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Aspects of the biology of polar pycnogonidsThe internal morphology of fixed specimens of Antarctic pycnogonids WDS examined. Theories postulated during the course of these histological studies were then tested and modified by observations on live material and specimens fixed specially for histochemistry on visits both to the Arctic and d Antarctic. Live material was also transported back to Britain from these regions and cultured in refrigerated marine aquaria. The digestive system was studied in considerable detail. It is suggested that digestion is intracellular with gut cells changing their morphology during their lifetime. Embryo cells develop into Absorptive cells which at some stage take up a glandular appearance but not a glandular function. There are therefore two gut cell types, 'Embryo' and 'Absorptive/glandular'; this is in disagreement with some previous authors who separate the latter. The rele of the gut cell in the light of present day lysosome theory is discussed and a re-interpretation of work by previous authors suggested. It is found that the digestive process is slow and the prey tastes of the species studied, catholic. Furthermore, it is found that some species can survive for long periods without appearing to feed. Suggestions are made as to the significance and mechanisms of these phenomena. Mass transport in the body cavities is considered flnd compared with that of Hydra, an animal with which previous authors have made comparisons; - their philosophy is questioned. Blood flow, heartbeat and intestine movements are also considered and suggestions for future studies made. The role of blood itself is studied a possible clotting system described. Preliminary experiments on blood electrophoresis and chromatography indicate that such techniques may be useful in clarifying some complexities of pycnogonid classification and might provide a means by which future workers in the field might better link nutritional state, mass transport, digestion and external environment conditions.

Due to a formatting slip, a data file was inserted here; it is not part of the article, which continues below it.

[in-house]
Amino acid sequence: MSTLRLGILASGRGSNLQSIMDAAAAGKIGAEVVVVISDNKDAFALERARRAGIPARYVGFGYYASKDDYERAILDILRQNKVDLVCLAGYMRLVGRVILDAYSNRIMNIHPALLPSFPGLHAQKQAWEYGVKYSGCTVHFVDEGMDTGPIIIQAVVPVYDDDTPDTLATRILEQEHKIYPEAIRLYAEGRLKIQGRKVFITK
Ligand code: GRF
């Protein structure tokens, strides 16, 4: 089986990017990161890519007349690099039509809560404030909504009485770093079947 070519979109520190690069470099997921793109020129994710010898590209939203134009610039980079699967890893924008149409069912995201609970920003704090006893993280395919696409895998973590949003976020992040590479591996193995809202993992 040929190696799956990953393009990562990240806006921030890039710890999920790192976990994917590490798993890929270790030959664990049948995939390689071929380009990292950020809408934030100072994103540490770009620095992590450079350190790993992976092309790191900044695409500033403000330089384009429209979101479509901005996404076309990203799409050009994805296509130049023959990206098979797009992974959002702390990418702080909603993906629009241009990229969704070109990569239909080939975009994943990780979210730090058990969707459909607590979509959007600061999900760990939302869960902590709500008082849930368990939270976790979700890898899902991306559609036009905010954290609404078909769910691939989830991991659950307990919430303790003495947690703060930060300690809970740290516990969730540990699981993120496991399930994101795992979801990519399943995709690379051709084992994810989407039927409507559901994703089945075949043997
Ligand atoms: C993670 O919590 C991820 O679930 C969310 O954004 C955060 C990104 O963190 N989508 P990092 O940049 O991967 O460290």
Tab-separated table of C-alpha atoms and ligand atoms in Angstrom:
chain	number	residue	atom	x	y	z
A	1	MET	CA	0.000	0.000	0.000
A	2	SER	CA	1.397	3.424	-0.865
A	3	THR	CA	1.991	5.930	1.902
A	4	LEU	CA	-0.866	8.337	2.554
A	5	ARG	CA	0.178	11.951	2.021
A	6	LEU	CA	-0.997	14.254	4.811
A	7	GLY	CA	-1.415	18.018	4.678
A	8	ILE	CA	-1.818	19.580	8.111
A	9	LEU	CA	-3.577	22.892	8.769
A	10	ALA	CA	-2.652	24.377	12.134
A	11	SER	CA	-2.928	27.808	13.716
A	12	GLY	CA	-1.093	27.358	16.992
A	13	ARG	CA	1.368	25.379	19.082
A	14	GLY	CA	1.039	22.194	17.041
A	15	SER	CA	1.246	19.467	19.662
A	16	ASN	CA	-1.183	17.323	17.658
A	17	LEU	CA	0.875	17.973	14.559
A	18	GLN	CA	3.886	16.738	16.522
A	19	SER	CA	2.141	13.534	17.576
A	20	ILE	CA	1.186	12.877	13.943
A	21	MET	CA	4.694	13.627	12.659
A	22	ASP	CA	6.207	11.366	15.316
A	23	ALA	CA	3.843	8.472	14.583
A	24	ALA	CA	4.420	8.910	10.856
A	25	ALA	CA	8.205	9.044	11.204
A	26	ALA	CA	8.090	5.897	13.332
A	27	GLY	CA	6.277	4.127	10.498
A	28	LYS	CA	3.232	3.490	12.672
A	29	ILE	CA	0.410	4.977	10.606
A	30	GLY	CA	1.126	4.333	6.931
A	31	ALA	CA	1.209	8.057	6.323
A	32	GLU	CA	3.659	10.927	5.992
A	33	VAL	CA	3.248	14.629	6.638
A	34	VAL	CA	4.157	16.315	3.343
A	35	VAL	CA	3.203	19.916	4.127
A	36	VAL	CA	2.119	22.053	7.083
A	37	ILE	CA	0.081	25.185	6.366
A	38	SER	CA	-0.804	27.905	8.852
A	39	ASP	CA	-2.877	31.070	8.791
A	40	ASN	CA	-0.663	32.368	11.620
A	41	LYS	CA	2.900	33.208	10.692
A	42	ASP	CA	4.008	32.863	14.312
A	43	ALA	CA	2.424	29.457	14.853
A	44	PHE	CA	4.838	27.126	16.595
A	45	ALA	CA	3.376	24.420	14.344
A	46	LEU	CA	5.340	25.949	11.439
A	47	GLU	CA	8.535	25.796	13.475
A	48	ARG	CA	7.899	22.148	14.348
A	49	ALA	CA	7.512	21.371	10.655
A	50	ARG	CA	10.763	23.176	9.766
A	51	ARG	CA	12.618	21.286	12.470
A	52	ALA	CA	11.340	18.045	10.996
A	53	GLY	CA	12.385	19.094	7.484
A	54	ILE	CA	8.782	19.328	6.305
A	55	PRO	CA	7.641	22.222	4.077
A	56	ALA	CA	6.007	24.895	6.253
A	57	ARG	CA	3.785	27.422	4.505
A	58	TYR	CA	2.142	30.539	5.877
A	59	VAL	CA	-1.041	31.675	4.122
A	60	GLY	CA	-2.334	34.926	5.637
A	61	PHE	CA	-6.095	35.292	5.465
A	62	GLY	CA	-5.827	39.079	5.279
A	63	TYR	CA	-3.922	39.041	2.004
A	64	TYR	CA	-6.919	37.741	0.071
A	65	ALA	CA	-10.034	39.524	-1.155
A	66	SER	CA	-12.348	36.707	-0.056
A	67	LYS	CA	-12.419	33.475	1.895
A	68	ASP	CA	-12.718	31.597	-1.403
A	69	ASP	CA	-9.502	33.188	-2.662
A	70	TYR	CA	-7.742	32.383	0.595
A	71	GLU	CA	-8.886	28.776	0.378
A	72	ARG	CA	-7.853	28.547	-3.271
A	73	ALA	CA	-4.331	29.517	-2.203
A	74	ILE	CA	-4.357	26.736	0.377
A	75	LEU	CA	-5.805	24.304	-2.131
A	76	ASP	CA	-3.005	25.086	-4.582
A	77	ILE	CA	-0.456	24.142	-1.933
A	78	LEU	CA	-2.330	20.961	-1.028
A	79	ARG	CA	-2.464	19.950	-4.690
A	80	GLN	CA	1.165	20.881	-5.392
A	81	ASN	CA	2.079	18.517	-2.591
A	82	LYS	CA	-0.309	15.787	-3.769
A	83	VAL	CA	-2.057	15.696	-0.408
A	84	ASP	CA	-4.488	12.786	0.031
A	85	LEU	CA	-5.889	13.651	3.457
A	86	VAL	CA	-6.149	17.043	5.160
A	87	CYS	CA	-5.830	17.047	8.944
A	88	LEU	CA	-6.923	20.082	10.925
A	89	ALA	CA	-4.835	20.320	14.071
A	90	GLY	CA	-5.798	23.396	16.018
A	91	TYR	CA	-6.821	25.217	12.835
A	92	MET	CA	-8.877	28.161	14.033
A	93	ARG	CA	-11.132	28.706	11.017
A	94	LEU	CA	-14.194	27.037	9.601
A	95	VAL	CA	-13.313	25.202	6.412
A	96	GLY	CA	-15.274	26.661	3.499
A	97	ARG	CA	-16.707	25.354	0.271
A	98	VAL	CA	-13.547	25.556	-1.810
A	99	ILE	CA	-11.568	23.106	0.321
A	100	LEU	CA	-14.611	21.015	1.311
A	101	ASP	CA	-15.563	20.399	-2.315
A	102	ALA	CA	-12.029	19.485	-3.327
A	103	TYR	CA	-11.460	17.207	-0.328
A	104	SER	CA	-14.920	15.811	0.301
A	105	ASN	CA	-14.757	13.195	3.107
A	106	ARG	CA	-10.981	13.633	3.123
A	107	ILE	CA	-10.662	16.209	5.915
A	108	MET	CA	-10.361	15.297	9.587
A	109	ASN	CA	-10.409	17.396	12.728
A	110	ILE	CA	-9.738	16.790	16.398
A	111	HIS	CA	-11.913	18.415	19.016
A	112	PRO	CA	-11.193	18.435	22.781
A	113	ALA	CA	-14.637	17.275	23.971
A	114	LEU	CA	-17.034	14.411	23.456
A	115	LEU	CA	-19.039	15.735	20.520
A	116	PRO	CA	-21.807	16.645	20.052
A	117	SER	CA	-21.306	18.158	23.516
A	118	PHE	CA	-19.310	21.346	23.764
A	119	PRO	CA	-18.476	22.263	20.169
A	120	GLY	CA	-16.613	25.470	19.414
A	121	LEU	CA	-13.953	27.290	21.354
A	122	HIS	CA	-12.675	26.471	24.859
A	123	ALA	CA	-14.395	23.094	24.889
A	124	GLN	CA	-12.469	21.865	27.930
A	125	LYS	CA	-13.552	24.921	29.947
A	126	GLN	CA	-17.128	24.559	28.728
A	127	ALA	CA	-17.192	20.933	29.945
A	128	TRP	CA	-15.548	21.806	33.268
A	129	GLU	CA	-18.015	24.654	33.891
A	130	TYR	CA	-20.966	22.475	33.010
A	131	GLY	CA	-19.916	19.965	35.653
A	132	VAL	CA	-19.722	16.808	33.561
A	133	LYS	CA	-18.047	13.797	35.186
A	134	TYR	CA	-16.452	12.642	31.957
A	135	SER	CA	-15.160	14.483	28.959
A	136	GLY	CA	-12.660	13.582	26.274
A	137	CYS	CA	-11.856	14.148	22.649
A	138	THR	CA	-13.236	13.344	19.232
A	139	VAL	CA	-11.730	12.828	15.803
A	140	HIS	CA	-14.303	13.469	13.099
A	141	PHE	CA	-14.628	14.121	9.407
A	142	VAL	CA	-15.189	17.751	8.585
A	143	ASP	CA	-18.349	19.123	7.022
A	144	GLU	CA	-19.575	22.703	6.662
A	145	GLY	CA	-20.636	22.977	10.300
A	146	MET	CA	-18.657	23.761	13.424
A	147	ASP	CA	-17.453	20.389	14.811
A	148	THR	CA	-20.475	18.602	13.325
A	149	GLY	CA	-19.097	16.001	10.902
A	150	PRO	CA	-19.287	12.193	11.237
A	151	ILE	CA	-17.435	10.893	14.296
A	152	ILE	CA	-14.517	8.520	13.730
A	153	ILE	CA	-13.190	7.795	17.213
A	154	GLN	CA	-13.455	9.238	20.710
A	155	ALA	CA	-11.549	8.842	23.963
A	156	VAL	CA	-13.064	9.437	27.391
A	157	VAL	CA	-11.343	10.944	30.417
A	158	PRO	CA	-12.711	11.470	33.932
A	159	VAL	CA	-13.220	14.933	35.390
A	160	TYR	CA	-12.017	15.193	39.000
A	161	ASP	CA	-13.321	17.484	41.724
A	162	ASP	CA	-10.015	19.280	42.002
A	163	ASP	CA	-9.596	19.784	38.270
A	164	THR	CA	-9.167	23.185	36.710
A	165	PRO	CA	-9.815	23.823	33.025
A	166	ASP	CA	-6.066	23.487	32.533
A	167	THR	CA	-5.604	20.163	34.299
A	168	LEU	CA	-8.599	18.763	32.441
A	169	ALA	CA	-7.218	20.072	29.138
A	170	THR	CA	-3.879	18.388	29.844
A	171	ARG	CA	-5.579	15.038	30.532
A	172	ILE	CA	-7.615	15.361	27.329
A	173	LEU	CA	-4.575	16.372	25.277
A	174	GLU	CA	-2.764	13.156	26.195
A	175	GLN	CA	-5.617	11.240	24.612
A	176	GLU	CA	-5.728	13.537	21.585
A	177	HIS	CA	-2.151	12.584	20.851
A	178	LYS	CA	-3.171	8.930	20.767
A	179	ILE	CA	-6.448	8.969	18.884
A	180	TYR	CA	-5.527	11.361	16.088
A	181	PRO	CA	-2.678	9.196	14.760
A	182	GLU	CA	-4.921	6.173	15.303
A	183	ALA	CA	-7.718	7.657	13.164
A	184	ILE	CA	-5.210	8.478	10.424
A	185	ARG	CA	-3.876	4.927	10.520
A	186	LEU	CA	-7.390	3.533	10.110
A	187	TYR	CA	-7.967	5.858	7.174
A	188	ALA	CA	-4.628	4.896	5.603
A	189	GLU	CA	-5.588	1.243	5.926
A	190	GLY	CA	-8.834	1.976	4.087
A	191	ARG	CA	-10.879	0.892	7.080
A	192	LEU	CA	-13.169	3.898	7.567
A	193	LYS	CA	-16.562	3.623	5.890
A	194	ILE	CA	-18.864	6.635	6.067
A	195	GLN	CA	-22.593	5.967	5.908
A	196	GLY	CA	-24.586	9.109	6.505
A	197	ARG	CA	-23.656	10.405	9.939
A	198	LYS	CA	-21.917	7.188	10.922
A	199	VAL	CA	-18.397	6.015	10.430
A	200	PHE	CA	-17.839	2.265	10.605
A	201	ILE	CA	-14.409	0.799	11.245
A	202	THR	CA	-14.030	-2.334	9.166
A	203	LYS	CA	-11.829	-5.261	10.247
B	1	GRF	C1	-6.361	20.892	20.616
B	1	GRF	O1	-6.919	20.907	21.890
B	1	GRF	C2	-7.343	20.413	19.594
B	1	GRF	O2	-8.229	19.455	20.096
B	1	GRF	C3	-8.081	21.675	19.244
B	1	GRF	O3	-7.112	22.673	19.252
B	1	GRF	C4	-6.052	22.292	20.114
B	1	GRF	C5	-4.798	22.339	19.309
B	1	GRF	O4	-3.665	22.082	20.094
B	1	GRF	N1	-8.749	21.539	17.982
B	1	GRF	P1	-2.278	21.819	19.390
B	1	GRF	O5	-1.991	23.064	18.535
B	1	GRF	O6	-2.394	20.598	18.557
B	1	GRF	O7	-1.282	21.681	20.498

Nymphon (Pycnogonida) in the Eastern ArcticNymphon is the largest genus of Pycnogonida reaching its greatest diversity in the Polar regions. A revision of the genus within the Eastern Arctic has proved necessary due to the numerous nomenclatural complexities which have accumulated in the literature since its last major revision by Sars in 1891. This has been achieved using multivariate analyses involving the measurement of over 1500 specimens. Fifteen species are now recognized from the area and each has been redrawn and redescribed. It has not proved necessary to propose any new species. Two distinct sub-groups are found within the genus in this area, differing in leg morphology and reproductive strategy. The first group, exemplified by Nymphon stromi, has a leg morphology suited to walking or striding. A large number of lightly yolked eggs are typically produced and the larvae spend only a short period of their development on the male ovigers before they disperse. The other group, exemplified by Nymphon hirtipes, has a leg morphology more suited to clinging. Fewer eggs are produced but these are richer in yolk and the male overwinters with the larvae which are lost only when metamorphosis is nearly complete. These interspecific differences have been discussed and it is thought that they may enable direct competition to be avoided by the exploitation of different facets of the same environment. In addition, differences in the musculature have been discussed for species within Nymphon and for the Pycnogonida generally. The male ovigers of all species examined show various adaptations which increase the surface area compared with that of the female. These modifications have been discussed and are shown to afford a greater area for attachrnent of the maturing egg masses. A histological examination of the internal structure of the femoral cement glands of Nymphon hirtipes has revealed that the adult males have a broad band of glandular tissue lying under the epidermis whereas specimens in the final larval stage have little or none. The life-cycle of Nymphon hirtipes is postulated, showing the species to take between two and a half and three years to attain maturity. It breeds only once, during its final summer. This is compared with existing knowledge of the life cycles of shallow and tropical water species.